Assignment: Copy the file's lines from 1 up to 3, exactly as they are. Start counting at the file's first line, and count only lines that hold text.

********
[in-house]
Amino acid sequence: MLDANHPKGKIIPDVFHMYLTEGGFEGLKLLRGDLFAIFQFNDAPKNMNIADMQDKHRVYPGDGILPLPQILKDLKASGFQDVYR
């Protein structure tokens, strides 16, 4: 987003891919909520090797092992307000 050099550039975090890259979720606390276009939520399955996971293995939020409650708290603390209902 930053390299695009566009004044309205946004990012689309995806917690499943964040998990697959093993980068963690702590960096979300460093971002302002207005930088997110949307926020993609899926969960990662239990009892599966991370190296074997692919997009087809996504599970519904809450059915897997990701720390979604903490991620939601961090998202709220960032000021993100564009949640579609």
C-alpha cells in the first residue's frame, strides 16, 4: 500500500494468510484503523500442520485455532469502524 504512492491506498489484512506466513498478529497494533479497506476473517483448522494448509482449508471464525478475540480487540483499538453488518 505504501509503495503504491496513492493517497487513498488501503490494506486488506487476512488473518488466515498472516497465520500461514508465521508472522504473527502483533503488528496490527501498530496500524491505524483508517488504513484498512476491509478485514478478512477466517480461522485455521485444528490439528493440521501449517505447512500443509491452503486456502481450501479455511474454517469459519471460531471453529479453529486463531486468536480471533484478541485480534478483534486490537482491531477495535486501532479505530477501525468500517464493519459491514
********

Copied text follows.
[in-house]
Amino acid sequence: MLDANHPKGKIIPDVFHMYLTEGGFEGLKLLRGDLFAIFQFNDAPKNMNIADMQDKHRVYPGDGILPLPQILKDLKASGFQDVYR
């Protein structure tokens, strides 16, 4: 987003891919909520090797092992307000 050099550039975090890259979720606390276009939520399955996971293995939020409650708290603390209902 930053390299695009566009004044309205946004990012689309995806917690499943964040998990697959093993980068963690702590960096979300460093971002302002207005930088997110949307926020993609899926969960990662239990009892599966991370190296074997692919997009087809996504599970519904809450059915897997990701720390979604903490991620939601961090998202709220960032000021993100564009949640579609």